In an earlier post, we featured a self portrait of Konstantin Vasilyev with a self portrait goes out of the way to portray himself as “the man.” What’s cool about Gustave Courbet’s self portrait is the hair-pulling frustration with a hint of terror as he stares out at us; literally a portrait of desperation. The fact that his eyes are staring right out at us — as if looking us in the eye seems to heighten the desperation, but also to add a hint of humor. Humor because the pose Courbet is striking whilst looking right at us is almost something we’d never encounter in real life, hence the image contains a touch of the ludicrous.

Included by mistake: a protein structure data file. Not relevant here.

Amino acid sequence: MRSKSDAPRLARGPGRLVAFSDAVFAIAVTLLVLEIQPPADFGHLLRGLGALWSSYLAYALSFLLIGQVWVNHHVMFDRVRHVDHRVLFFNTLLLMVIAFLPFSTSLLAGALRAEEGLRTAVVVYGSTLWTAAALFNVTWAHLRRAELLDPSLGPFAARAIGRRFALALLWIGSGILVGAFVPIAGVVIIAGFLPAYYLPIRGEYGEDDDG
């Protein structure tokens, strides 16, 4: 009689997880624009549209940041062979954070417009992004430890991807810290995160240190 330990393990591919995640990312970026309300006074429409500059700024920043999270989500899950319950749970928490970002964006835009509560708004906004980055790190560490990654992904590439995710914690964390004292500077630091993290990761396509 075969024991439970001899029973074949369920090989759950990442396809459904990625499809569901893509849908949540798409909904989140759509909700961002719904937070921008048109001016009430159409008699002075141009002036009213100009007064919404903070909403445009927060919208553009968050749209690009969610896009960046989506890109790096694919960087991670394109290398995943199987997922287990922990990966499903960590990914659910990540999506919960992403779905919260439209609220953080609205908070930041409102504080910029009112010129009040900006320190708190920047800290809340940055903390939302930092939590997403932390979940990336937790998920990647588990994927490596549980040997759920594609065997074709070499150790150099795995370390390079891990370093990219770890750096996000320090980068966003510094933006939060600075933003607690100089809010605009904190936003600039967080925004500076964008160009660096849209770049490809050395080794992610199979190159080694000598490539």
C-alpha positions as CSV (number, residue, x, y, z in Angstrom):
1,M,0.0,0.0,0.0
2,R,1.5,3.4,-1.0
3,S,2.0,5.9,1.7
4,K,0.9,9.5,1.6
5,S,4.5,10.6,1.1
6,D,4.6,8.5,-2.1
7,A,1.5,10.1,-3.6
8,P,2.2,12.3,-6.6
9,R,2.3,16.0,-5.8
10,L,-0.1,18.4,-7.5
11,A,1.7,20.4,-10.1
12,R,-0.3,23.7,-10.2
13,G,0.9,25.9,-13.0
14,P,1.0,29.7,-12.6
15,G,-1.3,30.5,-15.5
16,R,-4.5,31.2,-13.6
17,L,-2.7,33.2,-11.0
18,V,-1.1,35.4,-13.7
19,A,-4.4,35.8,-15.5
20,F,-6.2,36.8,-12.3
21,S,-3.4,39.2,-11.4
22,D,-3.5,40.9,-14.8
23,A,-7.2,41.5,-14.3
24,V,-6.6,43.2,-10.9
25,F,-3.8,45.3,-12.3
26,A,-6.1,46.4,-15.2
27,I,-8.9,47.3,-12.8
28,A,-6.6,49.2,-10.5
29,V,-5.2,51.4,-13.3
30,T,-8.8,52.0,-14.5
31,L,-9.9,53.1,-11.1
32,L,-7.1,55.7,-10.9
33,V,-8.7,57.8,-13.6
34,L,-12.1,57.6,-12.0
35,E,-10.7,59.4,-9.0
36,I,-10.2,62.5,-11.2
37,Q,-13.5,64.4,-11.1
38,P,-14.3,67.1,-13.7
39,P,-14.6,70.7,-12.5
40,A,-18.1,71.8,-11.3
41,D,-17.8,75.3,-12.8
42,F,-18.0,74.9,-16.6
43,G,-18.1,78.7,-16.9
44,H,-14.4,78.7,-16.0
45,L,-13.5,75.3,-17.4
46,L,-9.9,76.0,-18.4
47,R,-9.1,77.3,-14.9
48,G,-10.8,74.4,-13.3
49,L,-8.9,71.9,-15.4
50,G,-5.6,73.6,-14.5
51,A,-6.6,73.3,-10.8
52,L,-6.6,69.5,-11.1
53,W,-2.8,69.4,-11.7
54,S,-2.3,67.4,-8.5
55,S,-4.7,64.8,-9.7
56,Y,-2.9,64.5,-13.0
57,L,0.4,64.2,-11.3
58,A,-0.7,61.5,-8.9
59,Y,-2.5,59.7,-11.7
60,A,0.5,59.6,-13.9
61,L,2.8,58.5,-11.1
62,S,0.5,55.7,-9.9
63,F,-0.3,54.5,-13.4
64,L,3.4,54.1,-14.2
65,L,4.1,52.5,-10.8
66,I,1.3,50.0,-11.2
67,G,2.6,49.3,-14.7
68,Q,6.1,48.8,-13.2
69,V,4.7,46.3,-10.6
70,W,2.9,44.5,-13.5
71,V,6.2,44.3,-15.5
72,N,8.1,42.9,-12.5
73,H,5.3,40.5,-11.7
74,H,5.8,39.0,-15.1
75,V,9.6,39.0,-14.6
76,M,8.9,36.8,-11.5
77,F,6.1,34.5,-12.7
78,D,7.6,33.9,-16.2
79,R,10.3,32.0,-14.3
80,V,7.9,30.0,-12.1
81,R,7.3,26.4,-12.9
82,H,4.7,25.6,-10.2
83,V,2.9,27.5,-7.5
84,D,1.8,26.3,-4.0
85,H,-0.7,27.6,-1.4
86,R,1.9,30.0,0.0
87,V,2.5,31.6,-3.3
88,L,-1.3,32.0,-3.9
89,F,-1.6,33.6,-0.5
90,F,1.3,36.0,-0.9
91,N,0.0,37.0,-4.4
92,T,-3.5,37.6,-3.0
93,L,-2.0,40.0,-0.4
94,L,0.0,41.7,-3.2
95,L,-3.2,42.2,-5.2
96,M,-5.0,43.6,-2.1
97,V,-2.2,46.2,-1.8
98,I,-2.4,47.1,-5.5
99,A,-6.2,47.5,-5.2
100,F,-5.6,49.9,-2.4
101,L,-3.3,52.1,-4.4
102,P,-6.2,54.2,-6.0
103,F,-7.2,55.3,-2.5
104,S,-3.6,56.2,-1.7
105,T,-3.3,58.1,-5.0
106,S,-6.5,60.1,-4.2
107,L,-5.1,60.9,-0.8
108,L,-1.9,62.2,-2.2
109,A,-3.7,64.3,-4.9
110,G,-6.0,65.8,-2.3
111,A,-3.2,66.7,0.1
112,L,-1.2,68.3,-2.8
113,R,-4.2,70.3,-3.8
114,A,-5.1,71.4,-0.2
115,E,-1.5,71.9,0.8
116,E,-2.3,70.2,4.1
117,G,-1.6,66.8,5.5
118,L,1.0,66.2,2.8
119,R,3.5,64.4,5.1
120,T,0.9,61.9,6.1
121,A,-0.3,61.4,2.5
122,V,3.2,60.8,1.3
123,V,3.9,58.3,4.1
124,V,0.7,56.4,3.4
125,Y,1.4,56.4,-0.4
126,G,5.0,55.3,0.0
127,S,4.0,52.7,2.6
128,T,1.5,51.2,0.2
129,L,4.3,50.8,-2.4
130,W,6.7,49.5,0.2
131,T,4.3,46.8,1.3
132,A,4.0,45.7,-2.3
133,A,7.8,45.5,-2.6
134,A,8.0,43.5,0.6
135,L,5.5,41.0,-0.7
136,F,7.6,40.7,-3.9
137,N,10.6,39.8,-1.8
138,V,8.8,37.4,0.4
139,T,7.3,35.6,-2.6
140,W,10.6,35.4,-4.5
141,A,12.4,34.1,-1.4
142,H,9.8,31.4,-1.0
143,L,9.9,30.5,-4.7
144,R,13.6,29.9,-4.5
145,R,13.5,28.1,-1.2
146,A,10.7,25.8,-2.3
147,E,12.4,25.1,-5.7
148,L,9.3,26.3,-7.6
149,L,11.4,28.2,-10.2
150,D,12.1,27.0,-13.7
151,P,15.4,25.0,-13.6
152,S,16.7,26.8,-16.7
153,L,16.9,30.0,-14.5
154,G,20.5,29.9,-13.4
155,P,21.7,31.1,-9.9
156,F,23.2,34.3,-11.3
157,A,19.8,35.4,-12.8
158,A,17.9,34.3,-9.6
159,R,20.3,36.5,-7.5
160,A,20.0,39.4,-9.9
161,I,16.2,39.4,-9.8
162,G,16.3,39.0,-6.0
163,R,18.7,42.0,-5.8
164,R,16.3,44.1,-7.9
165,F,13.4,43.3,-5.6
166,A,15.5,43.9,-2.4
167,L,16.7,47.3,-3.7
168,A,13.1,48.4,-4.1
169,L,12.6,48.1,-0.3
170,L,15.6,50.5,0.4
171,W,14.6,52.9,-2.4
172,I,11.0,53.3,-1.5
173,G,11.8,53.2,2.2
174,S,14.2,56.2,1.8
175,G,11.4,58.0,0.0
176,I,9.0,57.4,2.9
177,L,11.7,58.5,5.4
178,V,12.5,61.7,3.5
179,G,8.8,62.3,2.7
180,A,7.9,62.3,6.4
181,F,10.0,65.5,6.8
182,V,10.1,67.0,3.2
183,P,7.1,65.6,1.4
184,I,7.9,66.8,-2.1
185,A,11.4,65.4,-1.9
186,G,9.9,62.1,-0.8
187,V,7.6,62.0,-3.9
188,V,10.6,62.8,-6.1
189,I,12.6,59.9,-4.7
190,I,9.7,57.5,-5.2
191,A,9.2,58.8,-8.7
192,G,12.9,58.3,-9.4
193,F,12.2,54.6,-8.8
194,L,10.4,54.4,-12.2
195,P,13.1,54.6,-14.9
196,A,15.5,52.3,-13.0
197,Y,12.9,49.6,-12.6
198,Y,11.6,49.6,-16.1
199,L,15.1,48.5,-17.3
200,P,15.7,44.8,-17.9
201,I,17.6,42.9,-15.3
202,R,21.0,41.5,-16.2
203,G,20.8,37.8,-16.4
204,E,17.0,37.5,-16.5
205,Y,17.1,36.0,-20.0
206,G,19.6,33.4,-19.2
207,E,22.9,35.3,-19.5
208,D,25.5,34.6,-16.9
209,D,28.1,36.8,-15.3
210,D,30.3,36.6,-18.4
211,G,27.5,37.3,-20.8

Yet, ludicrous though the painting may be, it also appears insightful — because though we may not often come across a person striking Courbet’s pose, nor strike it ourselves… it’s something all too human that almost everyone can relate to. So, as with great art as great with fiction, it is the artist’s concretization of a type that makes this image one that will last with us long after we’ve seen it.
A few points of technique that help heighten the dramatic effect of this image would likely be the hard lighting on Courbet’s forehead which has the effect of a spotlight.
Last but not least, this ironical pose from 1845 seems as if it might be the first “selfie,” ever.